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U.S. To Withdraw Immediately From Racism Conference

Aired September 3, 2001 - 13:08   ET

THIS IS A RUSH TRANSCRIPT. THIS COPY MAY NOT BE IN ITS FINAL FORM AND MAY BE UPDATED.


THIS IS A RUSH TRANSCRIPT. THIS COPY MAY NOT BE IN ITS FINAL FORM AND MAY BE UPDATED.
DONNA KELLEY, CNN ANCHOR: Oversees today, as we've told you, the United States is pulling out of a UN-sponsored conference aimed at condemning racism.

CNN's Charlayne Hunter-Gault is joining us now from where the conference is being held in Durban, South Africa, with more about that. Charlayne?

CHARLAYNE HUNTER-GAULT, CNN CORRESPONDENT: Yes, Donna. Not only is the United States delegation pulling out, as we've just learned, we hear from our Jerusalem bureau that Shimon Peres has just announced that the Israeli delegation is pulling out.

The conference here, those who have heard the news, are reacting in stunned amazement, despite the fact that this had been threatened and anticipated, not least because the draft declaration that the government officials at this conference are working on has not been completed. And sources within the South African government told CNN just a few minutes ago that there is no offensive language such as Zionism as racism, et cetera, even in the draft that they are working on.

The South African government has issued a statement, they being the host of this conference, saying that the pullout of the United States was unfortunate and unnecessary, and that it would be unfortunate if the perception were created that this was a red herring to demonstrate unwillingness to deal with racism and other issues within the United States.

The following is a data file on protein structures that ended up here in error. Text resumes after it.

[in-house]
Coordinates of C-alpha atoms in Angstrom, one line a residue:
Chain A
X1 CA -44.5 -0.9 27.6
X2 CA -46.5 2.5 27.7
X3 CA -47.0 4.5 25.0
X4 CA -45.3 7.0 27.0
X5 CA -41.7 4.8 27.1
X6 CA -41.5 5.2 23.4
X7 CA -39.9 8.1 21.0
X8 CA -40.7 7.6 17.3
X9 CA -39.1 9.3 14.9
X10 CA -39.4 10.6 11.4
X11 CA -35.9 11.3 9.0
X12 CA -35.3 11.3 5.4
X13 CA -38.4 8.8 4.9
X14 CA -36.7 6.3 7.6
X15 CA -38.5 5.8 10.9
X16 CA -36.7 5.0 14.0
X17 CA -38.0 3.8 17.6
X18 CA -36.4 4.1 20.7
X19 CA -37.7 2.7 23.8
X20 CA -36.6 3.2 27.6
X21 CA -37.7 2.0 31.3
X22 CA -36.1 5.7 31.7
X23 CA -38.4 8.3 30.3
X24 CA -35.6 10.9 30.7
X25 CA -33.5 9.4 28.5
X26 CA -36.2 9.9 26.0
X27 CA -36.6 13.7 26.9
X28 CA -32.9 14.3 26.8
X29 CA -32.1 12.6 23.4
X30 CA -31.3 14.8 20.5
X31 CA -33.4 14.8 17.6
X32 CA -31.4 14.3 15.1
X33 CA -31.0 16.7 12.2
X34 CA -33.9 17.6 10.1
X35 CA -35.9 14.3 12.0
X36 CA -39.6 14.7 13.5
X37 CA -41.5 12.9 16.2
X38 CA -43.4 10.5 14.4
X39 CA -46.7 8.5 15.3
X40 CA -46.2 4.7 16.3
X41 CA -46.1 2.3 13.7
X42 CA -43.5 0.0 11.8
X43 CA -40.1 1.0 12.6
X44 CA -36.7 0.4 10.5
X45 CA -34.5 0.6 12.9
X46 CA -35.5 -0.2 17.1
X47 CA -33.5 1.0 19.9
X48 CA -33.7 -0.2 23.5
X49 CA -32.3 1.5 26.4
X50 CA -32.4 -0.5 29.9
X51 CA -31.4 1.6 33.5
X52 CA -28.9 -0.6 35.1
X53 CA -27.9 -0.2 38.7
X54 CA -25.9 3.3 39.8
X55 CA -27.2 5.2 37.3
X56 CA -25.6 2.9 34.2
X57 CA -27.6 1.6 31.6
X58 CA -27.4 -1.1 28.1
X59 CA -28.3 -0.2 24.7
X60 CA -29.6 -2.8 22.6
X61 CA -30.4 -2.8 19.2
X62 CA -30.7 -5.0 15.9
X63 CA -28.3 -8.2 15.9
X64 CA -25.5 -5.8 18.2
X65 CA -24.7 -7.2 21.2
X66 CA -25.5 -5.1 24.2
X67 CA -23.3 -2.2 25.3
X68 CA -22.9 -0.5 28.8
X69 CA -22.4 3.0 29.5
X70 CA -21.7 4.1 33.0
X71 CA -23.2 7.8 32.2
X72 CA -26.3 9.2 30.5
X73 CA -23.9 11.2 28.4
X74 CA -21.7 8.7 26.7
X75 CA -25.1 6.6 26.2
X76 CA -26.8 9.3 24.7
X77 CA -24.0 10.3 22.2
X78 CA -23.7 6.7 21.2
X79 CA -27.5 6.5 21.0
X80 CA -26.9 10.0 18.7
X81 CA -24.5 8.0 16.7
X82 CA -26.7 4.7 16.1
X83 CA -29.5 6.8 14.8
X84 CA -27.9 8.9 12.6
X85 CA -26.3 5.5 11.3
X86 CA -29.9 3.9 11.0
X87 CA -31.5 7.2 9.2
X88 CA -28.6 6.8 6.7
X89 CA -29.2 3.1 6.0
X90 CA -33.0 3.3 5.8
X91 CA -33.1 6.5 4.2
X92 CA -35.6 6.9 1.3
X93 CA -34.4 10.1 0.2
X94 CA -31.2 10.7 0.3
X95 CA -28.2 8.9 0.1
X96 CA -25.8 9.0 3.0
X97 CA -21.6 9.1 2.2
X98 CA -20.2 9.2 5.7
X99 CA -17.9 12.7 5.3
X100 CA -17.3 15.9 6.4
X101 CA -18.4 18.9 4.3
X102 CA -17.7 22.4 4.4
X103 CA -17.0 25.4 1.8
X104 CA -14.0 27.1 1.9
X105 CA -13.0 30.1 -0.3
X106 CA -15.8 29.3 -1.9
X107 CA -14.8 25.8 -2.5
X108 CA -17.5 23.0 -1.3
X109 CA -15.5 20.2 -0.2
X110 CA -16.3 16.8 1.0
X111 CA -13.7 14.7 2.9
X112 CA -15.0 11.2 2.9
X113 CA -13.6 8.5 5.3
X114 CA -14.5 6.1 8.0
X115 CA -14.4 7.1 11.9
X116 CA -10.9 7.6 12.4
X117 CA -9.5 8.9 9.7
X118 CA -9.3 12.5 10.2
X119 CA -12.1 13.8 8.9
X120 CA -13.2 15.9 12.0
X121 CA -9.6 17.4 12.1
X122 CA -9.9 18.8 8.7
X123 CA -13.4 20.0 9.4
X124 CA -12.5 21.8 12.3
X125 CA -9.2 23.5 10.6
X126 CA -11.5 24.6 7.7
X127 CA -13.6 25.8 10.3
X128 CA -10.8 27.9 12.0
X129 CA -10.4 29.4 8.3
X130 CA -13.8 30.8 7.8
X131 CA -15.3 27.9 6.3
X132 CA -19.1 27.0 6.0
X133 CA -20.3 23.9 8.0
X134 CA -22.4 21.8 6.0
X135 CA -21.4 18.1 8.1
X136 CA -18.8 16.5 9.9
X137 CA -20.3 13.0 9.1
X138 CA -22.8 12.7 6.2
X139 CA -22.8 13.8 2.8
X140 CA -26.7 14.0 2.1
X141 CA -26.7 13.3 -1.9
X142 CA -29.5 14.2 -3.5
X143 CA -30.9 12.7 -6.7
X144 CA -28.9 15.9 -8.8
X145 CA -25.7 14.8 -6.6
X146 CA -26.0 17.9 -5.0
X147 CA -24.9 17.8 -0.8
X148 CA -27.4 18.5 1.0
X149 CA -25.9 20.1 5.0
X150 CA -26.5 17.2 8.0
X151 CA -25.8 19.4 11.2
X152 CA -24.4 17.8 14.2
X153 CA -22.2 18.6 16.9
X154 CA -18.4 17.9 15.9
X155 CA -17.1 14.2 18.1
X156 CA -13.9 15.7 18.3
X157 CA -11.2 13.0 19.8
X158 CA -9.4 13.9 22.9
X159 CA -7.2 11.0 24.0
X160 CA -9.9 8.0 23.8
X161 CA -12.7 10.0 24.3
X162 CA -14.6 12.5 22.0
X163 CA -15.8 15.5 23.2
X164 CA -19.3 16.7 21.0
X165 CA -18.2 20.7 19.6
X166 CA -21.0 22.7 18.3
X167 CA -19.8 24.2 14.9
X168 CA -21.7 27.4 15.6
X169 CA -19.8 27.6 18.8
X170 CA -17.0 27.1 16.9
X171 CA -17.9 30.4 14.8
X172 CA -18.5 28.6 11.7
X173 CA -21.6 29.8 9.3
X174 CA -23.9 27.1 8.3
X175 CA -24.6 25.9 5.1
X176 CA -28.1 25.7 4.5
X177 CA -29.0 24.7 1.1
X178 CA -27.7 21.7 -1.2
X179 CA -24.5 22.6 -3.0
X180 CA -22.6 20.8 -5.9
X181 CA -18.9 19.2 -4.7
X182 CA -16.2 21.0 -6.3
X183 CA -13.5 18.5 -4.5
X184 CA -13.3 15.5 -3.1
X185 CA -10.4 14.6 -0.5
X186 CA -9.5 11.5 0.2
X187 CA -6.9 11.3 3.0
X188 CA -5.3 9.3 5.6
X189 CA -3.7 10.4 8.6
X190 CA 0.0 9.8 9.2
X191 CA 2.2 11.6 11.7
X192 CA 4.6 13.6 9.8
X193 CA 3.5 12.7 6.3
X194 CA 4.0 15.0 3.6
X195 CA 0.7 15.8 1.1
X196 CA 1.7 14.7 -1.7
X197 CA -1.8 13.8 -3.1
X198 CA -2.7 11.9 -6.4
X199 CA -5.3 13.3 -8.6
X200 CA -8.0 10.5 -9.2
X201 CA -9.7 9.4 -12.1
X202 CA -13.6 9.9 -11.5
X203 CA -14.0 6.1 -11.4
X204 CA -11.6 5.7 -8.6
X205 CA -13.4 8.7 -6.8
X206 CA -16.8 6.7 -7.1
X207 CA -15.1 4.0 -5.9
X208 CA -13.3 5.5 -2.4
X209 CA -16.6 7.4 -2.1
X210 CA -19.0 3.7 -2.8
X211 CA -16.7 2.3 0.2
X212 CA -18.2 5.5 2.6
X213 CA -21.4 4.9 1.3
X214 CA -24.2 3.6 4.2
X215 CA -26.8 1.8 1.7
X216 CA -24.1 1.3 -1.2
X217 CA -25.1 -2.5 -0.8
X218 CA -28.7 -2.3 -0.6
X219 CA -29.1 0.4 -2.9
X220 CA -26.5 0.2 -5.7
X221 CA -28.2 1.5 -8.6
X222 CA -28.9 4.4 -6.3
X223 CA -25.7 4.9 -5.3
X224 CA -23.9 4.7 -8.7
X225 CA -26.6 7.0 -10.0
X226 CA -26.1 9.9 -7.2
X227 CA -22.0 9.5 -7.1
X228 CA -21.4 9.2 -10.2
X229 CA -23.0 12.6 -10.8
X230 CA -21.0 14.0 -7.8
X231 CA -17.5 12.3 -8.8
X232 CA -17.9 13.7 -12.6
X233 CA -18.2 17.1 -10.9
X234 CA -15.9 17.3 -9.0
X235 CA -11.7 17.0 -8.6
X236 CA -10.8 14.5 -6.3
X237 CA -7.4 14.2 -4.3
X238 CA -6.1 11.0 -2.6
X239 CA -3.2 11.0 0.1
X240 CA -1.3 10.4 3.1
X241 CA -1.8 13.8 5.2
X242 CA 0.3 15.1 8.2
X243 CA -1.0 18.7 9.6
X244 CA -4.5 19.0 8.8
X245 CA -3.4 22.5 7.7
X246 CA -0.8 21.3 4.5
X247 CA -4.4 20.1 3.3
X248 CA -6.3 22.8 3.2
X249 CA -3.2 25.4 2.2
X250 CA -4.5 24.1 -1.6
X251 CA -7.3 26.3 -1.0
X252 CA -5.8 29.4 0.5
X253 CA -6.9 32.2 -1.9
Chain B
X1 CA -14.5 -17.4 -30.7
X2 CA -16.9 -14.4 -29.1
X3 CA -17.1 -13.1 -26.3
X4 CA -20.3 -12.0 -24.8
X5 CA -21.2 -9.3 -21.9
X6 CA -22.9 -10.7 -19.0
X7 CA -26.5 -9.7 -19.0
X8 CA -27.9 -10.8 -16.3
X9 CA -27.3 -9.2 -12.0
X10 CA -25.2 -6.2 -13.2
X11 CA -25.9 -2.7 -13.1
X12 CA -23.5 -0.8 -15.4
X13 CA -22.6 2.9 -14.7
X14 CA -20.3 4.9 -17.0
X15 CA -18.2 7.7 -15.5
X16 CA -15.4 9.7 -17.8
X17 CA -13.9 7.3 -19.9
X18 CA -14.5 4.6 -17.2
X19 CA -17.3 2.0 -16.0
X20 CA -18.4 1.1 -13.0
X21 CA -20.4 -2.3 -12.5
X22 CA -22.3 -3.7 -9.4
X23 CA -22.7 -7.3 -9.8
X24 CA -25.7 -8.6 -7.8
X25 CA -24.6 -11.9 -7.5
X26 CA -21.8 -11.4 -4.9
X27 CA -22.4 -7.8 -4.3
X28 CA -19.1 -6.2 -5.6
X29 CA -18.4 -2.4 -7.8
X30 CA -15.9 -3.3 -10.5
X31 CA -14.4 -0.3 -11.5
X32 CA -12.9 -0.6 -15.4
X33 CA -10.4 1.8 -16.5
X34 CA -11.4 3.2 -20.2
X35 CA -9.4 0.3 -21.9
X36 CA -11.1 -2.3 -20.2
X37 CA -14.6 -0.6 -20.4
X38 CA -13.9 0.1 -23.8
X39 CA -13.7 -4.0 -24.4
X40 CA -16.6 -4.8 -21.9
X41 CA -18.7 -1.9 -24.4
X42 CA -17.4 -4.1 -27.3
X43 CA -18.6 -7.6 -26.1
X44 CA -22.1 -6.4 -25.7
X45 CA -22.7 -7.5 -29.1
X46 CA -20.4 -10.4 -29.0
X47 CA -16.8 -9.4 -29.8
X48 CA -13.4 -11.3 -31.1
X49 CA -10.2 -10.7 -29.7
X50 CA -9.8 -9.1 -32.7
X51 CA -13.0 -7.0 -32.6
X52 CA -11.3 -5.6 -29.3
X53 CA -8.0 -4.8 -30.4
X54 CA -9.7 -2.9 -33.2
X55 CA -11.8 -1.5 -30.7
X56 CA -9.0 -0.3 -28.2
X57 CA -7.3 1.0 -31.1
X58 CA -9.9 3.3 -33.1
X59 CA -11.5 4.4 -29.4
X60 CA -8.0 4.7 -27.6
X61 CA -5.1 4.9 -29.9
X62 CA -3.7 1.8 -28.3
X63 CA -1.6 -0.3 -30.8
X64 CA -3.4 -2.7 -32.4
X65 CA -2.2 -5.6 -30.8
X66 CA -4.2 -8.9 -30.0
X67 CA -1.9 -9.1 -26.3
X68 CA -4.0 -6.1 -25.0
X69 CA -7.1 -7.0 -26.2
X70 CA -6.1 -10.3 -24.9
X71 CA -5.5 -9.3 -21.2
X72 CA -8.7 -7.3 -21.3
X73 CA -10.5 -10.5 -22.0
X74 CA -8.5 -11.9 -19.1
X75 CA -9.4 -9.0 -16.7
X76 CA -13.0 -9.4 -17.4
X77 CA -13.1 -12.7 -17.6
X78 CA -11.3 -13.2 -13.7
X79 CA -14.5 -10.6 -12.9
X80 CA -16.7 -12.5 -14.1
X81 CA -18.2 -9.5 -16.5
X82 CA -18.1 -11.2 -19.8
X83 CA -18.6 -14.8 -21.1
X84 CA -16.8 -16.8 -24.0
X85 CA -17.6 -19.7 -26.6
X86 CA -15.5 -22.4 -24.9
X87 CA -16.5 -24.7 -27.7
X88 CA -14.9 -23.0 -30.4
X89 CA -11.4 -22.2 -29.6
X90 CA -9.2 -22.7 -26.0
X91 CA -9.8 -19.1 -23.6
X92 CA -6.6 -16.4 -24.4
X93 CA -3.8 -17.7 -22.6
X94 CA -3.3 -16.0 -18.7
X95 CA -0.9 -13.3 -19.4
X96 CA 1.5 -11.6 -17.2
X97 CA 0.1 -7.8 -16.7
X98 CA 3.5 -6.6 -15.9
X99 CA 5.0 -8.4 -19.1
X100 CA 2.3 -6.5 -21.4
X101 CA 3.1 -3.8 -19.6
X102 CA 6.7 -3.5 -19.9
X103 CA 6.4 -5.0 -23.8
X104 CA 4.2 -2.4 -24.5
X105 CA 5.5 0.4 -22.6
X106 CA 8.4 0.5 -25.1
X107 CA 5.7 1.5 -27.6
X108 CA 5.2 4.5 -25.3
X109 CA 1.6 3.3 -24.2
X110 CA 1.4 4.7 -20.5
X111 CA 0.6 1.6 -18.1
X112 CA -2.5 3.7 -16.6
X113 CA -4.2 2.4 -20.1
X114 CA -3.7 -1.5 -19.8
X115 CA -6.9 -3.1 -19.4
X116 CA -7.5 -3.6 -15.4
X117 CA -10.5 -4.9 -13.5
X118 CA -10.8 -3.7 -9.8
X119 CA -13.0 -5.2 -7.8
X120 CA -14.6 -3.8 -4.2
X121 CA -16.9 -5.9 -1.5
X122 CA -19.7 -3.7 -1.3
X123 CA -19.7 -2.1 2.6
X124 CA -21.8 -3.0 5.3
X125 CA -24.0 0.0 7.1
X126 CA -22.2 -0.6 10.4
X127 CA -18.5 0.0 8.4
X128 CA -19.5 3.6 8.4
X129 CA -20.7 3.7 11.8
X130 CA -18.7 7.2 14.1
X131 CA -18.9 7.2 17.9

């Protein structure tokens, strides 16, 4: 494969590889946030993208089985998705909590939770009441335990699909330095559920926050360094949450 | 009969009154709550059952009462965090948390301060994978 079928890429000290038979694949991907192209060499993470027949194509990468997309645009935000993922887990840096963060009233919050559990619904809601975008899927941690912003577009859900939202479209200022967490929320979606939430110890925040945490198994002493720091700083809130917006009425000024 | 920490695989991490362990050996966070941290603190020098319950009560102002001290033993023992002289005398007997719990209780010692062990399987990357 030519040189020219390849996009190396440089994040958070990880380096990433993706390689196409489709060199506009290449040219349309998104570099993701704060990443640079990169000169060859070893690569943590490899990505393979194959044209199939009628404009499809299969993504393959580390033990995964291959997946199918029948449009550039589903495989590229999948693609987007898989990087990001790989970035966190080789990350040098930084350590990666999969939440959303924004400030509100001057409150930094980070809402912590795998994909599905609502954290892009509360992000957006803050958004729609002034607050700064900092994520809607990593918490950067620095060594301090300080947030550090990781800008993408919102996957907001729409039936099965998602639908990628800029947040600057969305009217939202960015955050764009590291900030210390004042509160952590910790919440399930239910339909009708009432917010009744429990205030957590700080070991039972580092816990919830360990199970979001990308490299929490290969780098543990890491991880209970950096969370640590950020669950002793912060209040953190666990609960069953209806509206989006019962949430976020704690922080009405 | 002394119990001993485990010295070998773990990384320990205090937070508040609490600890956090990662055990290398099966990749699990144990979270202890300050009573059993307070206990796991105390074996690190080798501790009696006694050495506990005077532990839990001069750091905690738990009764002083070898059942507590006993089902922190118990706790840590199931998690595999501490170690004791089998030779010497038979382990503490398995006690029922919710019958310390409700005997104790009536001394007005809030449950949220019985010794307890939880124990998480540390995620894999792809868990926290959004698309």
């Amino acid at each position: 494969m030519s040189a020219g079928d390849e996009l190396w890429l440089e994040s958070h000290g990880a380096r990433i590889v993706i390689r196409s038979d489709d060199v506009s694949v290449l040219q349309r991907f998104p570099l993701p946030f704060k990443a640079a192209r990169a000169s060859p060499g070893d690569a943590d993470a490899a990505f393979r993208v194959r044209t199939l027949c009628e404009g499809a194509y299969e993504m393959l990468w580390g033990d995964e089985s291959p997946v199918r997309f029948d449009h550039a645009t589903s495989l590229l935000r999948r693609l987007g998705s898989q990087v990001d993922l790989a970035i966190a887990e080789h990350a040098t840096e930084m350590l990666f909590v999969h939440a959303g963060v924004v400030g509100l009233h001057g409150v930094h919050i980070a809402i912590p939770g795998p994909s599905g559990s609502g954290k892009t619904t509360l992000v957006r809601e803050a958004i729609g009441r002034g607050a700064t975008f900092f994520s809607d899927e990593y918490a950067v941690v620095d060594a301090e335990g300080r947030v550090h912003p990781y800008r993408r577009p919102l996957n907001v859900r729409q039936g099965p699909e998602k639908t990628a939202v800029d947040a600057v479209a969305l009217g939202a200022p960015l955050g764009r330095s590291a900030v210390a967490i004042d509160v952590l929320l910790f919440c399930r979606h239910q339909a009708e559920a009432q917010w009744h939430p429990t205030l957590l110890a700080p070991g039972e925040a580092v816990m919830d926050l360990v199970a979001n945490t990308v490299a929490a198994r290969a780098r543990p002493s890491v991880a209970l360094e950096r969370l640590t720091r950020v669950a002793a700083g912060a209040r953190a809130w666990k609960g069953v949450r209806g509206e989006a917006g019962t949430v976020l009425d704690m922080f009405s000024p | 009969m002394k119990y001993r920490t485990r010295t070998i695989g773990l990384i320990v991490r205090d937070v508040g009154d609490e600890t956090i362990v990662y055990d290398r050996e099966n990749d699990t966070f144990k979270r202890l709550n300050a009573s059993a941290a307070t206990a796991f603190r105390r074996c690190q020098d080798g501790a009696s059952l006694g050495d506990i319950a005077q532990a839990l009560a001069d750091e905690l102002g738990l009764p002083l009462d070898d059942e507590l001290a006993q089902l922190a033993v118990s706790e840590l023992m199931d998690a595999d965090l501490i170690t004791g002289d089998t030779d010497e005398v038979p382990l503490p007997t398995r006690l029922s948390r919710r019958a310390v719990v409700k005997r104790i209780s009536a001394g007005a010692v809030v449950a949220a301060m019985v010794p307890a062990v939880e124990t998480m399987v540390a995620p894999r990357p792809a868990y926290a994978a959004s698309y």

There are delegates here who are also pointing out that the United States did not attend the previous two racism conferences. And that, that had no impact for example, specifically on the last one where people were mobilized in the fight against apartheid. Nevertheless, the withdrawal from this conference of the United States and the Israelis is sure to be a blow to UN Secretary-General Kofi Annan who was here a couple of days ago, saying he was sure that they would be able to reach consensus, encouraging the United States to stay.

And Mary Robinson, the secretary-general of this conference, who also said that she was confident that there would be no hate language or no inflammatory language against the Israelis in the final draft document. She's expected to make a statement sometime later on this evening. But this is a stunning blow to this conference aimed at dealing with issues of intolerance and hate, and preparing a plan of action for the entire world to deal with these issues in the 21st century. Donna.

KELLEY: Charlayne, have you heard when we might see then, some of the language or a final draft that's being disputed here, and see what the language might be in the final draft?

HUNTER-GAULT: Well, you know, as we know, in the nongovernmental organization declaration, Israel was accused of genocide. There were calls for an international war crimes tribunal to look into its treatment of the Palestinians. That is a separate and -- a document prepared by nongovernmental organizations,m which has no official relationship to the document that the United Nations and the government officials working here now will be preparing. They have four more days in this conference to complete the draft.

Now, whether the United States has gotten wind -- the Norwegians, for example, were trying to work on compromise language that would produce a consensus. I think that they have given up their efforts. But there are others who are quite perplexed, because they say that why would the United States pull out now when there are four more days of this process? Donna.

KELLEY: All right, Charlayne Hunter-Gault, thanks very much from the conference there in South Africa.

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